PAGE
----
The Virgin Islands Housing Finance Authority (VIHFA) announced today that it has released a portion of the $233 million that FEMA obligated to the territory at the end of December for the Sheltering and Temporary Essential Power (STEP) program, known locally as the Emergency Home Repairs Virgin Islands program. Approximately $31 million of a series of payments is being disbursed to the program’s prime contractors, AECOM and APTIM.
The STEP program, which was implemented after hurricanes Irma and Maria, caused devastating destruction throughout the U.S. Virgin Islands in 2017, has been plagued by funding delays, but it was successful in repairing over 6,500 homes in record time.
“We are very proud of what we accomplished through the STEP program, including FEMA’s first permanent roof pilot program that repaired and fortified over 1,500 roofs,” said VIHFA Executive Director Daryl Griffith. “Despite the funding delays, which have been very frustrating for dozens and dozens of contractors, the program enabled over 24,000 residents to safely shelter in their own homes when St. Thomas was struck by Hurricane Dorian in August of last year.”
Griffith also said, “Since the STEP program ended in April 2019, we have now paid out over $211 million so far to the prime contractors, AECOM and APTIM, who in turn issue payments to their tiers of subcontractors that they hired to repair thousands of homes across the three major islands. Both my VIHFA financial team and our accounting firm are continuing to work with our prime contractors and FEMA officials to get hundreds more invoices processed and approved through a very complicated, highly regulated, multiagency approval process.”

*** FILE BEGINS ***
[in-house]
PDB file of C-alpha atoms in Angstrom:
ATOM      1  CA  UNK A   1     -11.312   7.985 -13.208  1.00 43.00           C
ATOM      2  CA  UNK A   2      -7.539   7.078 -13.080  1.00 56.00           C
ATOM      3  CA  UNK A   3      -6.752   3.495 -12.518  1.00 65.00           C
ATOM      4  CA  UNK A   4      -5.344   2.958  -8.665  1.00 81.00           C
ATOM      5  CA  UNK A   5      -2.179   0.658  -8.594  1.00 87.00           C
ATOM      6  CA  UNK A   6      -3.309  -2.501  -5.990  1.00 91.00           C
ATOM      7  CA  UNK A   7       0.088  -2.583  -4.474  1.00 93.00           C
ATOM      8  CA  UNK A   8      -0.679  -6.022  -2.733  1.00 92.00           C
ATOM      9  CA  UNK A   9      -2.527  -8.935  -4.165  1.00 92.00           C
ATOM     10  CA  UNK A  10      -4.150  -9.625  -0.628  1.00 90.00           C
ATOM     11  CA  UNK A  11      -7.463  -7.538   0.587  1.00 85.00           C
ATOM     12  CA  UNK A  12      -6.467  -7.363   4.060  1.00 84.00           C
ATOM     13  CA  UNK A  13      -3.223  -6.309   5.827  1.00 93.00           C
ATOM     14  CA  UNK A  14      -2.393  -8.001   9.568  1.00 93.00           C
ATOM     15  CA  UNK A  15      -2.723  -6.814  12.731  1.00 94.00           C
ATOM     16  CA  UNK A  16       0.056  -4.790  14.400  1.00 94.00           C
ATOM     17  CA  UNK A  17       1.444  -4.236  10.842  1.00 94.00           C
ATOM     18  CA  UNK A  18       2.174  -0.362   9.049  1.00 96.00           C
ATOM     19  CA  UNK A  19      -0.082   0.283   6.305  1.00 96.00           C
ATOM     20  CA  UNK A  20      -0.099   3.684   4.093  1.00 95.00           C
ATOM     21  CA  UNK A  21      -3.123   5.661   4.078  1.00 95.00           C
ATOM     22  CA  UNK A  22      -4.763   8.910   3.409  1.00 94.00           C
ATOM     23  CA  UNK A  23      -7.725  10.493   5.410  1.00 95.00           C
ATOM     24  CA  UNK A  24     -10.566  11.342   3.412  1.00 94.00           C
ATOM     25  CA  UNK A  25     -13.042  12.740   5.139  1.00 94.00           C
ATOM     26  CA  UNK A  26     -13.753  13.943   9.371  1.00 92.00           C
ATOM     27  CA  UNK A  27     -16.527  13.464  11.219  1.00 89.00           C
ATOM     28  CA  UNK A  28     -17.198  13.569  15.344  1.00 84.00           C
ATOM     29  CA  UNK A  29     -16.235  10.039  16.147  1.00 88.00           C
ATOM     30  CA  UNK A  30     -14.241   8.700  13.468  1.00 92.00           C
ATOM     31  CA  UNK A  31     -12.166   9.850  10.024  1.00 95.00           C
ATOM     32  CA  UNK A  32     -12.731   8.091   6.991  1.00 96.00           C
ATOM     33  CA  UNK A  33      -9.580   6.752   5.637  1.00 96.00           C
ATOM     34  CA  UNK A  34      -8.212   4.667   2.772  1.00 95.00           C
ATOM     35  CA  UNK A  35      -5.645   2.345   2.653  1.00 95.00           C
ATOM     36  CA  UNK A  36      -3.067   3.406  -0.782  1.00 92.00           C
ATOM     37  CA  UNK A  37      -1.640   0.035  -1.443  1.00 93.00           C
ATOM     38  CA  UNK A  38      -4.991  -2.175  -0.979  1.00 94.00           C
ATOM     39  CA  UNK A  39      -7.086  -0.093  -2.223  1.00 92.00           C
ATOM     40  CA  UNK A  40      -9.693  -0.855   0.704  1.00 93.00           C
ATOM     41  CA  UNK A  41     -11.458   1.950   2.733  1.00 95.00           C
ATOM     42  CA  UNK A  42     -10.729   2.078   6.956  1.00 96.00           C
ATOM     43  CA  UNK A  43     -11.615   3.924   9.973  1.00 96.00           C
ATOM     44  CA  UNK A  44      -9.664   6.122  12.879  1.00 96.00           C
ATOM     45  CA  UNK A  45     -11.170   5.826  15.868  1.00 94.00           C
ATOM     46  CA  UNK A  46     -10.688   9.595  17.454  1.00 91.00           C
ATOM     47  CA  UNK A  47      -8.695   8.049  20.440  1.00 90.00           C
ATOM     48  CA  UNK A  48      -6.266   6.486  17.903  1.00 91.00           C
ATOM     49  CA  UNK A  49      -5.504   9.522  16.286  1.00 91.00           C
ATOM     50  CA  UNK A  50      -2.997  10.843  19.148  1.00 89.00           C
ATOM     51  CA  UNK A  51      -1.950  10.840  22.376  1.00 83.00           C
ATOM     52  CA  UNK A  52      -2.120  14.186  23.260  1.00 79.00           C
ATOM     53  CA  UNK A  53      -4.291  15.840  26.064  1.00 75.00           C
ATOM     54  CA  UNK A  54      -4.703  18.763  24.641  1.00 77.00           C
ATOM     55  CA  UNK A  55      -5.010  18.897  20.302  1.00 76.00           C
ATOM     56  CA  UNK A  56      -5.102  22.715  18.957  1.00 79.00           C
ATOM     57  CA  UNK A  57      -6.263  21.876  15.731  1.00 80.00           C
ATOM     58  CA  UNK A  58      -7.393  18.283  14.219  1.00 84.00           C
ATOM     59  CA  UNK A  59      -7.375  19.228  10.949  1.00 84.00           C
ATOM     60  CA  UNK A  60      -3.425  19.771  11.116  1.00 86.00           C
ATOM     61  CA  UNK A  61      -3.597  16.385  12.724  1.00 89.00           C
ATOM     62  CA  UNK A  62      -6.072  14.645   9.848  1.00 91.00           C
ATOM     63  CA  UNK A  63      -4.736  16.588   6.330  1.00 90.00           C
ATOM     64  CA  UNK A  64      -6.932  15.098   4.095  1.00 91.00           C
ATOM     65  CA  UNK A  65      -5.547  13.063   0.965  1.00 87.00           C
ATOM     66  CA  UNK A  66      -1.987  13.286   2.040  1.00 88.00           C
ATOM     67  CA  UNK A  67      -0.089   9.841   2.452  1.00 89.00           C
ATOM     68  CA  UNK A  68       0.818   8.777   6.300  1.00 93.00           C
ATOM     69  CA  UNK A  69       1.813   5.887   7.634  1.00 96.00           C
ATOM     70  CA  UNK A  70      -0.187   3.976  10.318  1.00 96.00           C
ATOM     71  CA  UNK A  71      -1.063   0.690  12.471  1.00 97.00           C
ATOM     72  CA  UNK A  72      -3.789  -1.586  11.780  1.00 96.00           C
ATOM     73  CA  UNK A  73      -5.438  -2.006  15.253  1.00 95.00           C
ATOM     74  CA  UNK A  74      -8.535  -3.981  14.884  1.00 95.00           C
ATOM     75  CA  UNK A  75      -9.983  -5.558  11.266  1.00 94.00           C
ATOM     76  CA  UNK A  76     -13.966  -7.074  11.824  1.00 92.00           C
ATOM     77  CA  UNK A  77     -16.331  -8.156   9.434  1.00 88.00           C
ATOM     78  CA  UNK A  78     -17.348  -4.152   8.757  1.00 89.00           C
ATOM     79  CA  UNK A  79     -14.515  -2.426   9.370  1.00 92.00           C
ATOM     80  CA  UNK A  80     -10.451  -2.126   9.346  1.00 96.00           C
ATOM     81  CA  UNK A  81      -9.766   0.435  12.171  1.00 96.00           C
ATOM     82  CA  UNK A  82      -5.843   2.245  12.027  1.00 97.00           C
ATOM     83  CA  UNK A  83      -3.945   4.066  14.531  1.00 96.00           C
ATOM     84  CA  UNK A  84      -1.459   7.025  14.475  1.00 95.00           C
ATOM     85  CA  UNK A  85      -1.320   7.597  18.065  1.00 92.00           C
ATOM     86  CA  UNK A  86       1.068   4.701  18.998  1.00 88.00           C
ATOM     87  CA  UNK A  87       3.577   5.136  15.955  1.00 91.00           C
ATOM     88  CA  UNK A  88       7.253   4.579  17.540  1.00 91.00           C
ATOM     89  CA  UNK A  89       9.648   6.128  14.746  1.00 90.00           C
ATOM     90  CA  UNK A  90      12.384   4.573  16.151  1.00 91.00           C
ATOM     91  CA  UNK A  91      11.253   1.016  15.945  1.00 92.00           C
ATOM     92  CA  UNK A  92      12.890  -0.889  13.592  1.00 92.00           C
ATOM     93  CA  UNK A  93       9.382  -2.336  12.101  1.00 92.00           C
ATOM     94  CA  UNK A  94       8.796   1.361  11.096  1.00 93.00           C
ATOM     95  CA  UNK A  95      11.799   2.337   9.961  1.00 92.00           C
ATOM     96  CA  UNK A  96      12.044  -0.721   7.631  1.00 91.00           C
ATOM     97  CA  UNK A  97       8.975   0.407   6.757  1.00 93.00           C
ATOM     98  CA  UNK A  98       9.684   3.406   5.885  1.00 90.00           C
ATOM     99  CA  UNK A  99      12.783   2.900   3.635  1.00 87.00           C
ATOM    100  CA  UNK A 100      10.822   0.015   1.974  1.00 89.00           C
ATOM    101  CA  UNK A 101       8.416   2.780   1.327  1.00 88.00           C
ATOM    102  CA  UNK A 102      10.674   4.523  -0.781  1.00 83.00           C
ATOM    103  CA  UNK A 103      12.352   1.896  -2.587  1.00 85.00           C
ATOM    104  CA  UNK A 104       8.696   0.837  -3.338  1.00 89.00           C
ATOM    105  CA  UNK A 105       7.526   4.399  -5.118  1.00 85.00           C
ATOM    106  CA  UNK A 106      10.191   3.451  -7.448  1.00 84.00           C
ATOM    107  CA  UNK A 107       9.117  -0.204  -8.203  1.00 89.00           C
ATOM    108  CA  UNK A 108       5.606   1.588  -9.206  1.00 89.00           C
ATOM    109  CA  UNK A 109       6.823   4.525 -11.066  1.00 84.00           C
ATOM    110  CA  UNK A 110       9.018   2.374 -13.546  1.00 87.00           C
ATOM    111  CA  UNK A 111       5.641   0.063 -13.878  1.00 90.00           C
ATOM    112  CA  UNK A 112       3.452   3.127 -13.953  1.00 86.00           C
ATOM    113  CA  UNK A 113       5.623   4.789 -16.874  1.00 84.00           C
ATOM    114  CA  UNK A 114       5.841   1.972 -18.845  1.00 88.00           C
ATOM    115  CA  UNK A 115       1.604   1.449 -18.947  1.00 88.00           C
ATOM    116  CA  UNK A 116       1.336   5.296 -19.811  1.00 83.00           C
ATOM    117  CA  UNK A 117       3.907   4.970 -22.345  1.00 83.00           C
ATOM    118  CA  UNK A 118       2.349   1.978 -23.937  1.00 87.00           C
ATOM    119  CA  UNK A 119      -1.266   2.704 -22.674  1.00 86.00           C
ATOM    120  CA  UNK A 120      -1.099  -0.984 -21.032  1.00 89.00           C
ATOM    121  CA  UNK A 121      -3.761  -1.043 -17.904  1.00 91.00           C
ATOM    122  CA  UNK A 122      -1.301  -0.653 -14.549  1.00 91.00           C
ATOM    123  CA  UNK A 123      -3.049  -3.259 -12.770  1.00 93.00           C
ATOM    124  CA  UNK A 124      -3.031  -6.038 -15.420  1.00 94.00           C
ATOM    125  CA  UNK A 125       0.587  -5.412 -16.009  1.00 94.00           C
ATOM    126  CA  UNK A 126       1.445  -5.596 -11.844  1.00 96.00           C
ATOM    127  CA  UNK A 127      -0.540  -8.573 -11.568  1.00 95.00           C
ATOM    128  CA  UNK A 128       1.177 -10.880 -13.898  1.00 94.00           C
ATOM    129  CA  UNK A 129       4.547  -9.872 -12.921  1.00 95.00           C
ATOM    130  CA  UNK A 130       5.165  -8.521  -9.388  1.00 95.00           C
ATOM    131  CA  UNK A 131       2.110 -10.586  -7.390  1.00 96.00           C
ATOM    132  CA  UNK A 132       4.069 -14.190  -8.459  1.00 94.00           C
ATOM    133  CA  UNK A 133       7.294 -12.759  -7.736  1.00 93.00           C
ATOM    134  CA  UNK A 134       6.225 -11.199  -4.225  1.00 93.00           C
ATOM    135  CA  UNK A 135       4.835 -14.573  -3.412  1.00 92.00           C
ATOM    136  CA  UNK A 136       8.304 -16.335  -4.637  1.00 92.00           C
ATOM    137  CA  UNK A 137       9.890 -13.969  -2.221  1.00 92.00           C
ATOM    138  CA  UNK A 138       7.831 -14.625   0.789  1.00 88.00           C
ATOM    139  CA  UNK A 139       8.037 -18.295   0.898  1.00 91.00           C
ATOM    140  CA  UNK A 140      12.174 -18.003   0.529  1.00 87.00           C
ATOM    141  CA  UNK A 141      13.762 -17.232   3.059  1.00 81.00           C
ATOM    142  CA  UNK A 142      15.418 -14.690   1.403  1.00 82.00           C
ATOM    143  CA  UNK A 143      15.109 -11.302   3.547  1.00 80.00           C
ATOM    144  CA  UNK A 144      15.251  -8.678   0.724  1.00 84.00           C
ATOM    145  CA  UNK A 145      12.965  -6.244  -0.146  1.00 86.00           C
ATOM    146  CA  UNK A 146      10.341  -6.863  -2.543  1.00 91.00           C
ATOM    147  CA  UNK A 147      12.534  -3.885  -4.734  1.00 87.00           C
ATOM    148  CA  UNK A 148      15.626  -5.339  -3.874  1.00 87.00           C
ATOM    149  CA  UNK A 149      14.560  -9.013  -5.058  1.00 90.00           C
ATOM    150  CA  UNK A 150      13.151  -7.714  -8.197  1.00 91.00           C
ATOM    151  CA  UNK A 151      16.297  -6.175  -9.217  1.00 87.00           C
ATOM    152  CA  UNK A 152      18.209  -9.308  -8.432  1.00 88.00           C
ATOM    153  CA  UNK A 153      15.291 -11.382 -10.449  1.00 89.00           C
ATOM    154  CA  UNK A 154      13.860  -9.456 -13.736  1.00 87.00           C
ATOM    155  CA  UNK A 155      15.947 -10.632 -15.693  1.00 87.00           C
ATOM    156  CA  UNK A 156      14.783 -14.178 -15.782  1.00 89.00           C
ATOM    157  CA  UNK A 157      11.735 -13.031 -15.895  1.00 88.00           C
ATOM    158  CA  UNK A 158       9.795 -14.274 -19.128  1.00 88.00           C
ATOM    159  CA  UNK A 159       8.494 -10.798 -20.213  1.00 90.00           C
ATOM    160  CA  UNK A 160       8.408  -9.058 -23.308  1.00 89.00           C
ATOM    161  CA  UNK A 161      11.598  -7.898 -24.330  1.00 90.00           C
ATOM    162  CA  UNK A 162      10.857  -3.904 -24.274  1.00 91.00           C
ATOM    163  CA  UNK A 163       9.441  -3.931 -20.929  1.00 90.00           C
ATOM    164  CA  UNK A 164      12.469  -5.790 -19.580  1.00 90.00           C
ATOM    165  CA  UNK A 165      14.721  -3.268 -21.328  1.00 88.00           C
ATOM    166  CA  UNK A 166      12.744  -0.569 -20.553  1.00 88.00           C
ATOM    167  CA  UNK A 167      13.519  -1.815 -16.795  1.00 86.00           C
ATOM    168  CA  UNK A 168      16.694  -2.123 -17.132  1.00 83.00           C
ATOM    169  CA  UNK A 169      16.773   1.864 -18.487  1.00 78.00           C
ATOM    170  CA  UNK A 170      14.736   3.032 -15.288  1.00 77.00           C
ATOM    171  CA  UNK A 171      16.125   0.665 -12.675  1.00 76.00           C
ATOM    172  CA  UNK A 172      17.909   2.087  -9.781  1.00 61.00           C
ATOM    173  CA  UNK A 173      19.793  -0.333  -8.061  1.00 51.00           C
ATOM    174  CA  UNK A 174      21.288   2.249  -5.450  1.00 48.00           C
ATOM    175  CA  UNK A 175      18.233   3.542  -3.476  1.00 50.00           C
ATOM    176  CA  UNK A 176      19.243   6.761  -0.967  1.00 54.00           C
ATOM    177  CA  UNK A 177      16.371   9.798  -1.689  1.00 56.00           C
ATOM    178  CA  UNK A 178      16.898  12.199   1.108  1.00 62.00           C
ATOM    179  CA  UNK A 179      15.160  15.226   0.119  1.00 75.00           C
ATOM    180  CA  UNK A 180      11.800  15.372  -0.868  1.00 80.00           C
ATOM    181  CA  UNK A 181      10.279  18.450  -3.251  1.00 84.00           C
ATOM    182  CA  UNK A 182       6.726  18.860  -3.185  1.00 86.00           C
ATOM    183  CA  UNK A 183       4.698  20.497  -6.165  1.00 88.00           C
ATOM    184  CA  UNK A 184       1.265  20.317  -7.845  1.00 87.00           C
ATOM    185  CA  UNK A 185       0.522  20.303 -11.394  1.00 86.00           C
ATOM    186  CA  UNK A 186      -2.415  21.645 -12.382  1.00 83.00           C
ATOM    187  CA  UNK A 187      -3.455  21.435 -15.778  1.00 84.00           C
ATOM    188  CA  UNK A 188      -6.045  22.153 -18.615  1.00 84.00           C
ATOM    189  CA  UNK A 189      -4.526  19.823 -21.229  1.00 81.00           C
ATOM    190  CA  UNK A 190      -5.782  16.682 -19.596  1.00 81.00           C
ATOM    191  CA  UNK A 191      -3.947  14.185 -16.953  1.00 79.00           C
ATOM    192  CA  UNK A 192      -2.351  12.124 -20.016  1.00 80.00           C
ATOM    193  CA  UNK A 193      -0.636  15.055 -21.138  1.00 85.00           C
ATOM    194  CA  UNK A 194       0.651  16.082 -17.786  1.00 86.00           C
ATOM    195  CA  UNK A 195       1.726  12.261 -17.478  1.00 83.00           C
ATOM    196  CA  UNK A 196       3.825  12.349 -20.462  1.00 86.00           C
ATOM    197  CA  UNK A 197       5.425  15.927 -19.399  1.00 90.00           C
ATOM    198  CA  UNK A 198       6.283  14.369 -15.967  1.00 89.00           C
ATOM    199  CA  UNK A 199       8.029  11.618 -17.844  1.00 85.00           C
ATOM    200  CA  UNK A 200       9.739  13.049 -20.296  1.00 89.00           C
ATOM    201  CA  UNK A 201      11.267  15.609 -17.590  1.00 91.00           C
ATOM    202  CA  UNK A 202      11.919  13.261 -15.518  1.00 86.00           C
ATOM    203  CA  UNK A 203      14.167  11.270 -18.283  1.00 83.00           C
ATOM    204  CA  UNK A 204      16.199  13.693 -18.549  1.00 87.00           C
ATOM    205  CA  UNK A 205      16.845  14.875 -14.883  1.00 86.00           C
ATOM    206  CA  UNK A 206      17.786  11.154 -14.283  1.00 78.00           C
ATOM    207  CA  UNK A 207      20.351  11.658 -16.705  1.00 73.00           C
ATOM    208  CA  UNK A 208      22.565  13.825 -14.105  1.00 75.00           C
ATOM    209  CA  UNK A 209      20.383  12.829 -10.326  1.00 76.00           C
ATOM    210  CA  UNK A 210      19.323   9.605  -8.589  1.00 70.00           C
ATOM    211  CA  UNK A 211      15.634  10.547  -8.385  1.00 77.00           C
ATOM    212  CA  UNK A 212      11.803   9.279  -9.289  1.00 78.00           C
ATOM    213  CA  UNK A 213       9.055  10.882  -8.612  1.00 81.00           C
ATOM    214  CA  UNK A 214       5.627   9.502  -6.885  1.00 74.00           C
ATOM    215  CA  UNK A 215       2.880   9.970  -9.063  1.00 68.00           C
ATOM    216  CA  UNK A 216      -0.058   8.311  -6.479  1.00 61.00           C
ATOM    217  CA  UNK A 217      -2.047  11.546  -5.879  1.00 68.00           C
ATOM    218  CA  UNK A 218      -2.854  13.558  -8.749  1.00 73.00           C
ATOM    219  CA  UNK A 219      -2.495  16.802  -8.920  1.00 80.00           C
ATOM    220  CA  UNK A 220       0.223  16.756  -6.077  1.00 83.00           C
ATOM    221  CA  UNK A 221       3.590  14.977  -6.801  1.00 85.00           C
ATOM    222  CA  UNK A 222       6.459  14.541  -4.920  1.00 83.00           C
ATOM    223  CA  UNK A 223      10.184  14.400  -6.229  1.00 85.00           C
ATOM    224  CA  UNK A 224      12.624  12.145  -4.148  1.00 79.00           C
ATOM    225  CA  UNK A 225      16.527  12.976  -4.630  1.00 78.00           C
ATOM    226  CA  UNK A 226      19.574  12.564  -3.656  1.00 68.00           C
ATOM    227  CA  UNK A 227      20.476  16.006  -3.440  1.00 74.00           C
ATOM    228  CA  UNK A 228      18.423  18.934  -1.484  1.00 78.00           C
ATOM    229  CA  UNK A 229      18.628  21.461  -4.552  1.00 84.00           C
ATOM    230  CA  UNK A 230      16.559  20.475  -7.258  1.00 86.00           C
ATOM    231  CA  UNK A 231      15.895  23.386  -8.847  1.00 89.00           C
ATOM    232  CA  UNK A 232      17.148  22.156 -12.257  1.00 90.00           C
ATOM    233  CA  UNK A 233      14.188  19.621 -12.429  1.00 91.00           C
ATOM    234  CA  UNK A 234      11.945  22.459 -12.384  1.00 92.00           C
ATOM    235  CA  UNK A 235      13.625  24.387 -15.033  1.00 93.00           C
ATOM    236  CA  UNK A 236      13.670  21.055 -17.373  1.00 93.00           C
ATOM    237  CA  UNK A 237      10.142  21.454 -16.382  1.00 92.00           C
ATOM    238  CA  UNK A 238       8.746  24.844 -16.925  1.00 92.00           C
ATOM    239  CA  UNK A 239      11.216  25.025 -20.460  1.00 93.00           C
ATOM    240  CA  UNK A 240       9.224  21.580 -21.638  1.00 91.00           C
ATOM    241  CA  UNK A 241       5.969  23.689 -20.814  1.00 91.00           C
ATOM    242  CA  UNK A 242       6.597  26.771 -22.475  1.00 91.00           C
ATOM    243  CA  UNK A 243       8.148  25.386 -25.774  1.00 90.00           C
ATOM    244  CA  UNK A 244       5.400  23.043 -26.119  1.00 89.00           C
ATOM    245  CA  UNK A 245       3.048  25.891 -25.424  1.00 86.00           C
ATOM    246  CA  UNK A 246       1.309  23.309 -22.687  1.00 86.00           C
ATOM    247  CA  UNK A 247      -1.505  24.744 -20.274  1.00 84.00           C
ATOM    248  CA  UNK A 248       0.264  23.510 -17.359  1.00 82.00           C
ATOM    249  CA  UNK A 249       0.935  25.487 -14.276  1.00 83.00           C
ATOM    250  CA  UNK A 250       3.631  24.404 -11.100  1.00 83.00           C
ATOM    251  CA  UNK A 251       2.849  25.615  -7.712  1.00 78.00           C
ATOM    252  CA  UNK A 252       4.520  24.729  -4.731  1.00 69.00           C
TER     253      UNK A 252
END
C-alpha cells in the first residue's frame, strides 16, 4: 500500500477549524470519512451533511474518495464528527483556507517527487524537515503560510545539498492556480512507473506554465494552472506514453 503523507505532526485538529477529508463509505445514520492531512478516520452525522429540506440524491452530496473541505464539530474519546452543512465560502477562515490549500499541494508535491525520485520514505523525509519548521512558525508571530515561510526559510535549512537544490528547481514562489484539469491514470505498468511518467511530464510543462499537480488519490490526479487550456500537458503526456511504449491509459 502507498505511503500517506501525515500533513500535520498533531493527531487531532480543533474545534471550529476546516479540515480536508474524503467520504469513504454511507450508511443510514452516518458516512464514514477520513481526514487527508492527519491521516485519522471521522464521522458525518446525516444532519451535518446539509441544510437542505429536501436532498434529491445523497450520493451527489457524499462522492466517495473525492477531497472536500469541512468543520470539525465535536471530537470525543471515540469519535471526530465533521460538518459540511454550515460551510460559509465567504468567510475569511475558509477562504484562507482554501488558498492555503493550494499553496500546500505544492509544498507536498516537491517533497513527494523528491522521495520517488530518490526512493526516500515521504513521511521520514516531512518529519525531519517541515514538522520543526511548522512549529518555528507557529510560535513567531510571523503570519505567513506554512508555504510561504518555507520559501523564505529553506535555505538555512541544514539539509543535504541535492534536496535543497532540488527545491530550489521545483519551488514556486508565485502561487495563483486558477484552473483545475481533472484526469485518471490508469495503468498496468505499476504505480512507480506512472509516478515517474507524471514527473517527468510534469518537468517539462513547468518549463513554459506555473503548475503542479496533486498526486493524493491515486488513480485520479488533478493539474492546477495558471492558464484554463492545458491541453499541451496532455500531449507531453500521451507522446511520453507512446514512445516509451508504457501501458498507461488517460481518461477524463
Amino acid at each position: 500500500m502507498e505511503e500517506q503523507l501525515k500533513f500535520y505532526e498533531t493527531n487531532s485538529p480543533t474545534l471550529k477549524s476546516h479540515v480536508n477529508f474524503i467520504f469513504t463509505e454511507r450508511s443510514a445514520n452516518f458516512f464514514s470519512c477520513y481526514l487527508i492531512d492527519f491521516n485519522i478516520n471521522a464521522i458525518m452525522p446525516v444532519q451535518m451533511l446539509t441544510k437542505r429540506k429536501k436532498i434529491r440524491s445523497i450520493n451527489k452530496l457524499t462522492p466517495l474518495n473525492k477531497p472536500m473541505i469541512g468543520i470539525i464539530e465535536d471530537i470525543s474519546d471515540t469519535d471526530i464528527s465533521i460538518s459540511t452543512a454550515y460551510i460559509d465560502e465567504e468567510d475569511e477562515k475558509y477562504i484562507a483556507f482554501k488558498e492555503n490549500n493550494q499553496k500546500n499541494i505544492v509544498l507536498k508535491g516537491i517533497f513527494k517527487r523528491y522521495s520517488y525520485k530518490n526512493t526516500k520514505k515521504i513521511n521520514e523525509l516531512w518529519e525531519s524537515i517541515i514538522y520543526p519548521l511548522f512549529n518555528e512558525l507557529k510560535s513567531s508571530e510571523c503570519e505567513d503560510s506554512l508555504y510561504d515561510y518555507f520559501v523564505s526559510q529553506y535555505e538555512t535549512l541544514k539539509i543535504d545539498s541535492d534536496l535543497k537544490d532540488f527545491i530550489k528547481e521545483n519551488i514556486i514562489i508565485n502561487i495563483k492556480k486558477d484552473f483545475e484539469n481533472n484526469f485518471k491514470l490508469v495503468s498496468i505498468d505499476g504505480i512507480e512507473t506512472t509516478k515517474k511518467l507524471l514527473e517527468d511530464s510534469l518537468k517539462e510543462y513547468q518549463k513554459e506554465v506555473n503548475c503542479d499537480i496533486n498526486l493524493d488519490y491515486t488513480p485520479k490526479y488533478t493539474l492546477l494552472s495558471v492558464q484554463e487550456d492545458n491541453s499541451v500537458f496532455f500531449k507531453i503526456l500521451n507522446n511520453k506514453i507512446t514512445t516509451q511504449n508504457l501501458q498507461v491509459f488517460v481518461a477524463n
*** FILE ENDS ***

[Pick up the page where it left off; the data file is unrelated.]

After months and months of prior negotiations among FEMA leadership, Griffith and Office of Disaster Recovery Director Adrienne Williams-Octalien, Gov. Albert Bryan Jr. and his team sat down last October at FEMA’s headquarters in Washington, D.C. with then-Acting Administrator Peter Gaynor to present solutions in expediting the laborious approval process and quelling disputed items.
“I am very grateful for the collaboration Administrator Gaynor and his staff have shown to help get our recovery back on track with the release of this next iteration of funds,” said Bryan. “This first $31 million of a total of $233 million will pay our very patient primes and their subcontractors for their labor costs, management services and inspections.”